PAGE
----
Imprecise, vague writing is not a bug it is a feature.

    While the scientific analysis is often quite complete with nuances (vague), it lets the desk officers in the Bank to cherry pick the recommendations to serve the lending & spending objectives, in collaboration with the local powers, ignoring governance aspects. Referring only to the Executive Summary of the “scientific report”.

    So what you get is a decent full report with “and”recommendations, and a handy one page summary for in country use with a strong focus on the bankable recommendations.

  3. Many people write poorly expressed papers for several reasons other than to transmit the information in the paper. Some seek recognition for being prolific writers, others merely wish to be on the record as a contributor and some wish to snidely show by fair means or foul, the foolish nature of someone else’s writing. Otherwise I find that in economics there is a profusion of undefined words and subjects which is all part of the politically motivated writer to confuse, and I am not referring to political parties. How many times has the way that capitalist been deliberately mixed with land owner for these reasons. It irks me to see everybody making the same errors.

  4. Great post.

    Some of the best factual writing I have seen was in the civil service when sending something to Ministers.
    Ministers really do have too much to read, and so insist on receiving concise documents (they’re not always successful).

    They also have the power to insist.

  5. I don’t mind the word “and”. My pet hate are complex sentences with too many commas. When these are combined into long meandering paragraphs I quickly lose the will to continue reading.

  6. Thanks for your blog post. Two questions:

    1) What evidence is there to assume that good writing produces better policies?
    2) What is the role of policy-makers in bridging the gap between research, policy and the public?

    1. Hi Steven
      Thanks for your comment.
      1) To your first question – one example springs to mind. Back in 2012, 3ie looked at the impact of policy briefs. The RCT had its issues (and criticisms), but it did show how different styles of writing and presentation influence how useful policy briefs can be. However, I think it’s important to stress that it’s not just about the quality of the writing (and the research). The process of brokering that evidence is critical and it is by no means a linear process (you might want to take a look at the recent the Social Realities of Knowledge for Development for more on this).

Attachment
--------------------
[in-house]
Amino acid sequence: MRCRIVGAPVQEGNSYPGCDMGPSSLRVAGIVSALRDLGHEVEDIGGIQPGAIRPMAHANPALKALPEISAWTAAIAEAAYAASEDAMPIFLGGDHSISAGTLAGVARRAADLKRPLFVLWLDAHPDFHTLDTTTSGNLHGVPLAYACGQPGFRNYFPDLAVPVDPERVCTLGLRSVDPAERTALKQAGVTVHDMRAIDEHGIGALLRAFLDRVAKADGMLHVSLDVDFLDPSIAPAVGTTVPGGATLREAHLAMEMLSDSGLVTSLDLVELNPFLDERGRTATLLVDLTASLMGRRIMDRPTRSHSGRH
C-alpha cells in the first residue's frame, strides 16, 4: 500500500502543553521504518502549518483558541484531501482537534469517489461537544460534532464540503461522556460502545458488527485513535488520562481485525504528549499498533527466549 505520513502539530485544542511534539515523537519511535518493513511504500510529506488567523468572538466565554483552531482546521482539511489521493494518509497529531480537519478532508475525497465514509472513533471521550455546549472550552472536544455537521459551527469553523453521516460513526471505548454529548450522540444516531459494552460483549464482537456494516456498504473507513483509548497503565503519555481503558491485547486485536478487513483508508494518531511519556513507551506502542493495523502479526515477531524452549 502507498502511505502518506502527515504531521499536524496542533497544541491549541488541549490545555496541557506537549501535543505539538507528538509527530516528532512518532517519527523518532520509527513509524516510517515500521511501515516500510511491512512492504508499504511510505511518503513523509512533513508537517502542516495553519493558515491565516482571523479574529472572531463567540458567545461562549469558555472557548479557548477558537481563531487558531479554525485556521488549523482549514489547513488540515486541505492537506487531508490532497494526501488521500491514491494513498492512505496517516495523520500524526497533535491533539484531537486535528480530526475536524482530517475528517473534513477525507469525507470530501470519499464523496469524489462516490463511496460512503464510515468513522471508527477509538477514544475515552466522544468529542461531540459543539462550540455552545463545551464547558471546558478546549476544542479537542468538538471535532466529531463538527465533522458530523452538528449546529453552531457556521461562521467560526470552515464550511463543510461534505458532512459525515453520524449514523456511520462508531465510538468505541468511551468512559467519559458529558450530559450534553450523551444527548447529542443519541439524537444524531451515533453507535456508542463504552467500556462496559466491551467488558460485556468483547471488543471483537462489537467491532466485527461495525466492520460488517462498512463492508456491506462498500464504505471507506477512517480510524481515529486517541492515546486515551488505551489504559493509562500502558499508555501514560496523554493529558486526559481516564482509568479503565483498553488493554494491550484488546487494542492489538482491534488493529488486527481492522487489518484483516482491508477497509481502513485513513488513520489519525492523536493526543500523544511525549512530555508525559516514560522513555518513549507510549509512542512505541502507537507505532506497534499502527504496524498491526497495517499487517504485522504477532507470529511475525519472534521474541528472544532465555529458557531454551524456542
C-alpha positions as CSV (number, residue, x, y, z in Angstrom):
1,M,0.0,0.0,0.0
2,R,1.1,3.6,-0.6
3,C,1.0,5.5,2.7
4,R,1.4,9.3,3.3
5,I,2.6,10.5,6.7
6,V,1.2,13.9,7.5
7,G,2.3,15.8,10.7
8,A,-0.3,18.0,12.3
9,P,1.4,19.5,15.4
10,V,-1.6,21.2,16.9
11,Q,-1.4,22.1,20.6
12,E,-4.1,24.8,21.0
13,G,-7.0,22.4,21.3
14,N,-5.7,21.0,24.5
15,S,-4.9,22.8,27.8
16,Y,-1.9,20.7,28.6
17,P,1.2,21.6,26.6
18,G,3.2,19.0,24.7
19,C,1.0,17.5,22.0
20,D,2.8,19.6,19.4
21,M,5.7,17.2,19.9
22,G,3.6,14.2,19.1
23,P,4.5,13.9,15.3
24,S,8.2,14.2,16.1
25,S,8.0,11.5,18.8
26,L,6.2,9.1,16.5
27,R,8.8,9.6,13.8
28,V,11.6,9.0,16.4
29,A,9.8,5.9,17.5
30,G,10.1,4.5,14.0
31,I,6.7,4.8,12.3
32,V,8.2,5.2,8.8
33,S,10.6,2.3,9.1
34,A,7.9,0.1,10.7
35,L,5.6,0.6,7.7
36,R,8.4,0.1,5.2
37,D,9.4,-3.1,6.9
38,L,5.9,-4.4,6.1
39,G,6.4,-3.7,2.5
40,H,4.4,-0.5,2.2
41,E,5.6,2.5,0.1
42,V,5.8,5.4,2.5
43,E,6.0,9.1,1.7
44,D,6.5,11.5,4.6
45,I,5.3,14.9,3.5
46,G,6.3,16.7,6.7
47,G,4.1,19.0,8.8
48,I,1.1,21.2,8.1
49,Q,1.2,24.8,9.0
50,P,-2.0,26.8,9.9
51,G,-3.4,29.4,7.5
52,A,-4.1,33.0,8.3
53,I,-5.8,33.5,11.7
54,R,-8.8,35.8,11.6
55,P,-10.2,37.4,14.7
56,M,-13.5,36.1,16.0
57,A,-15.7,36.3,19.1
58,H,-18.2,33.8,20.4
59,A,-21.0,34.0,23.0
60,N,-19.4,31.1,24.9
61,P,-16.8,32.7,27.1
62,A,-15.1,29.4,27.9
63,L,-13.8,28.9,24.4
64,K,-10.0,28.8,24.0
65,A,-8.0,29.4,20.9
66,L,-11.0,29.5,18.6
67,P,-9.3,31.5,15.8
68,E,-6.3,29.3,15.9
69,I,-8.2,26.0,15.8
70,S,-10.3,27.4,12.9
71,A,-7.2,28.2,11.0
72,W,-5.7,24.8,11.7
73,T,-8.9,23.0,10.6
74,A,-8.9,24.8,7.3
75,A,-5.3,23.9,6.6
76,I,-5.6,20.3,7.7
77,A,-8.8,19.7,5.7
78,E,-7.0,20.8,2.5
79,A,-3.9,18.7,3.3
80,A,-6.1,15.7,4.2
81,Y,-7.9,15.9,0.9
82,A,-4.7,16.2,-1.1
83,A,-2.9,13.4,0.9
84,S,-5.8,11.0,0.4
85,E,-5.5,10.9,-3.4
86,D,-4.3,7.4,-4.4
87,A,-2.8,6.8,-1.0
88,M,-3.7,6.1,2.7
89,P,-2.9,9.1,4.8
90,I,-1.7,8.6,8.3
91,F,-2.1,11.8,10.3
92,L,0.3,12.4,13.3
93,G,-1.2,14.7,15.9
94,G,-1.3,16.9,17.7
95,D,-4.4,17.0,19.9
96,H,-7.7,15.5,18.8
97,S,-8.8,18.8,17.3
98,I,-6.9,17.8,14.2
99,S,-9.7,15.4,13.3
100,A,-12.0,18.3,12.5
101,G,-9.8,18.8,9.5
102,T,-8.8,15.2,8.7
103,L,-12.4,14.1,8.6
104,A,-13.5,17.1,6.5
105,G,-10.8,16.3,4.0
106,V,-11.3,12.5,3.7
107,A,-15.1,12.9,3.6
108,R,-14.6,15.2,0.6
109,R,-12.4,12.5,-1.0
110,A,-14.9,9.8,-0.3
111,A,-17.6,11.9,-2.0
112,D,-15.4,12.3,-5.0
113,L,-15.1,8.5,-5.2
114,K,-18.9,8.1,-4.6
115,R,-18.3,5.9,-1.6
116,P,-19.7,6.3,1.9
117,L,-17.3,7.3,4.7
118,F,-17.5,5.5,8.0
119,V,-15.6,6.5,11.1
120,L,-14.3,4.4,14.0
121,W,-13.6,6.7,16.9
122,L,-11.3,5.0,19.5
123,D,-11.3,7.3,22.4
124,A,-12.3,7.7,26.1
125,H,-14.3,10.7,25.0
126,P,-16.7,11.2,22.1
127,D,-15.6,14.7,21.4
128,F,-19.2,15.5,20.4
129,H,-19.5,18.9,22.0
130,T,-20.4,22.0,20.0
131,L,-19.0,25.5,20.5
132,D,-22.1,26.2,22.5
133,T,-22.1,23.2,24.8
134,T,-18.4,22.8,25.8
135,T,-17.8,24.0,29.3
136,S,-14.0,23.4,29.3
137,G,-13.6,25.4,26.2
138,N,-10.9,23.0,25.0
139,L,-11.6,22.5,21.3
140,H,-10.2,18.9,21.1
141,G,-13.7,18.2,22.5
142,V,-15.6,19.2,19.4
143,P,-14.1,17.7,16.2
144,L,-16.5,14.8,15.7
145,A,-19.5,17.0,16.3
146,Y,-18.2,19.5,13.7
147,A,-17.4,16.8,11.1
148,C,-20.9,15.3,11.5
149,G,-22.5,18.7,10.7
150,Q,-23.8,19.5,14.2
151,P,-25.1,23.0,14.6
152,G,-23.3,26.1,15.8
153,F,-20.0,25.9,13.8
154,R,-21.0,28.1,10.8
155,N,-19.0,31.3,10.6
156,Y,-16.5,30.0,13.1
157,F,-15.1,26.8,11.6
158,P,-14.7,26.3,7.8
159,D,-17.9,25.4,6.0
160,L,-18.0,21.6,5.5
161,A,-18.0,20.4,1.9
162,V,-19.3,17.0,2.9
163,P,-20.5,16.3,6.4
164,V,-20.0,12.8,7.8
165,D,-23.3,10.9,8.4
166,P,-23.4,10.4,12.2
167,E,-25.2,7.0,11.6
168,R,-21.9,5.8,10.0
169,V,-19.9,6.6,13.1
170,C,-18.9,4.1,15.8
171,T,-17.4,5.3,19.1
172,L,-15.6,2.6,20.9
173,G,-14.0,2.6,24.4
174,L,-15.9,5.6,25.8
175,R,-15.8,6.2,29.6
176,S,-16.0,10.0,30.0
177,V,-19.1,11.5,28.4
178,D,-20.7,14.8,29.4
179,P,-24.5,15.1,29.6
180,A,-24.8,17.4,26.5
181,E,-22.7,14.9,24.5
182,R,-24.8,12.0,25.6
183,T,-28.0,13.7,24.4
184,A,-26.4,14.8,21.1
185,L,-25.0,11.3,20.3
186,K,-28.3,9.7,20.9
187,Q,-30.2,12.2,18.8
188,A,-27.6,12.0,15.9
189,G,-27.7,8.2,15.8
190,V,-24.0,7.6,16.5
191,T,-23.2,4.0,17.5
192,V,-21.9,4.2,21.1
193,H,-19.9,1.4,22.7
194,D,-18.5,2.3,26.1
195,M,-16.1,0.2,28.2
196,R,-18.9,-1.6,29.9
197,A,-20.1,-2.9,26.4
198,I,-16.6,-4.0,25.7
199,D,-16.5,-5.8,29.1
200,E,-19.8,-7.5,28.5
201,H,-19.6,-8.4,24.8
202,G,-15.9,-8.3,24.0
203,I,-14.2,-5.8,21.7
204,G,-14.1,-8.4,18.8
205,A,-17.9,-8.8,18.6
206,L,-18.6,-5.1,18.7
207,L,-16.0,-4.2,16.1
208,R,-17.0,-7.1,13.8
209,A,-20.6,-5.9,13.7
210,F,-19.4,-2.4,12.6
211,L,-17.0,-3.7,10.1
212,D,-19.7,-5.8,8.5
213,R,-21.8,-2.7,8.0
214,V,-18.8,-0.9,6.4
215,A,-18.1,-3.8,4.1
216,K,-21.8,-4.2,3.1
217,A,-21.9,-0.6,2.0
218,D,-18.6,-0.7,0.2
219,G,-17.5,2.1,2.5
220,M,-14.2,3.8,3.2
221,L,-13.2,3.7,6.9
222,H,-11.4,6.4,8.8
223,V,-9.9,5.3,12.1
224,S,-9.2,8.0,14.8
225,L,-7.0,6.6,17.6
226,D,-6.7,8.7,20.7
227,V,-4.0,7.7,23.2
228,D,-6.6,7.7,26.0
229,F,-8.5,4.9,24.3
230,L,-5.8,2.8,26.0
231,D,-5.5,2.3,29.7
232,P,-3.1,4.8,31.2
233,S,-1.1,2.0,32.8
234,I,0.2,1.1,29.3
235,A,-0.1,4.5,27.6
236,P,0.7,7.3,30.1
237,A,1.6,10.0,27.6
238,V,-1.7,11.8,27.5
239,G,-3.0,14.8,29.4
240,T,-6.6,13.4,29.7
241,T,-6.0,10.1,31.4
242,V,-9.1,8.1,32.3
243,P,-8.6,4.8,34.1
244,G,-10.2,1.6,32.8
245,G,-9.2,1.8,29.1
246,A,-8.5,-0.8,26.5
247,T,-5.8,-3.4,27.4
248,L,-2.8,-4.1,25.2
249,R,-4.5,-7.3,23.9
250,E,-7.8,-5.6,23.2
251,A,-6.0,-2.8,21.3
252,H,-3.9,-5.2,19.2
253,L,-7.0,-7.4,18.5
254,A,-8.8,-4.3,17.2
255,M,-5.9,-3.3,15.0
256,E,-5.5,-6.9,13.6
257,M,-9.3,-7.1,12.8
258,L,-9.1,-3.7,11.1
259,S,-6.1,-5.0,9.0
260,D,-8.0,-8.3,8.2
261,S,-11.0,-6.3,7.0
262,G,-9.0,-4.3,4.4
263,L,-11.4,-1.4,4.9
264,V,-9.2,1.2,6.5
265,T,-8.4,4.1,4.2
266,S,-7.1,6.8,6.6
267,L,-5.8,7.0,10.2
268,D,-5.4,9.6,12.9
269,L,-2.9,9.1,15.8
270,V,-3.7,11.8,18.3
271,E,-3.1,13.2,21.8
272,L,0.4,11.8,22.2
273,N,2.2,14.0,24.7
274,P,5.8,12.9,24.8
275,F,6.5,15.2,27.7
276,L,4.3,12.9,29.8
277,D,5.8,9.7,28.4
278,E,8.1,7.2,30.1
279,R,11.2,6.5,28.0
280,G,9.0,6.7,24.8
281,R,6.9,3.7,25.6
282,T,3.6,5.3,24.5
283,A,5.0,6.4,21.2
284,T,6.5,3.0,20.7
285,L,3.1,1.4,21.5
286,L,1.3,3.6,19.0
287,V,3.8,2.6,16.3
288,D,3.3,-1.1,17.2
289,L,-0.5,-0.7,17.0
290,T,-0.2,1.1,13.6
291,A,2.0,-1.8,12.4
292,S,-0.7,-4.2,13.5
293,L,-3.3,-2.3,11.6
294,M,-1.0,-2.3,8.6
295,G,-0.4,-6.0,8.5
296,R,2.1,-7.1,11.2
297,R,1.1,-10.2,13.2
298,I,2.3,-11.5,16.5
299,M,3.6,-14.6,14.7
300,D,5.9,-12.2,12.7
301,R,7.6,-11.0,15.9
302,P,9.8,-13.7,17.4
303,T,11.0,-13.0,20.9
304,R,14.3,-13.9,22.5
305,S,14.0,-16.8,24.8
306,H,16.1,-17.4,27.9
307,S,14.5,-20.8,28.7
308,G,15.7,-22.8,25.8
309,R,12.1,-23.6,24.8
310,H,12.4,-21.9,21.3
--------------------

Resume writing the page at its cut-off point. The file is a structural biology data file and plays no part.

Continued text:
2) This is an important question, but it’s actually received a lot less attention than the role of other actors over the years. There’s a lot more to be done to understand what shapes policy-makers’ demand for evidence and therefore what their roles are in this process. My colleague Louise Shaxson bangs on about the fact that policy-makers aren’t very good at articulating their demand for evidence.
      My team were recently part of a DFID funded consortium (VakaYiko) that looked at the role of policy makers in a number of different countries (Ghana, Zimbabwe and South Africa). Also worth having a look at the work of INASP (with parliamentarians) and the Africa Centre for Evidence.

  7. As an academic who spends a lot of time reading scholarly research, I’ll be the first to admit that Caroline is completely right. A lot of academics make a virtue of writing involuted and impenetrable prose. A lot of high-quality, publicly-funded research ends up in gated journals that are hard to access. Important research findings routinely fail to get the audience and impact they deserve because they aren’t communicated effectively, and speak only to a small group of experts.

    Academics need to think hard about how to make their research reach a wider audience – but in doing so, let’s also keep a few things in perspective.

    First, a lot of academic output just doesn’t lend itself to being communicated as such. It is necessarily technical and speaks only to others working at that level. Development is a complicated field and a lot of academic research just isn’t intended to be read by everyone or isn’t easily translatable into policy or programming. The point is, that if you don’t understand it, it doesn’t mean it is poorly written. It just means you don’t understand it.

    Second, good academic research doesn’t often produce the kind of bite-size certitudes that can be easily communicated. Our job is often to do the opposite – to dissect and probe policy certitudes and to bring them into doubt. Evidence is often tentative and ambiguous, and inferences need to be carefully explained and qualified, mindful of complexity and shortcomings. That takes a lot of words. It doesn’t mean we’re trying to obfuscate and be imprecise. It usually means we are trying to be more precise and go beyond the glib jargon and misleading sound-bites that a lot of policy-talk dwells in.

    Thirdly, it is important not to confuse well communicated research with good research. There is a lot of hype out there and just because it’s written in plain English and backed by some regression tables, doesn’t mean you should accept it unquestioningly. This doesn’t mean there is a trade-off between the two, or that we shouldn’t all try to write and communicate more effectively. But it does mean that those trying to consume academic research need to be conscious of this problem, and not get taken in by the hype.

    I agree that we definitely need shorter emails. Bad Powerpoint presentations should be a punishable offence. Some of our colleagues in the dismal science are good with numbers but struggle with words. But beyond that, there are good reasons why some academics don’t seem to communicate well.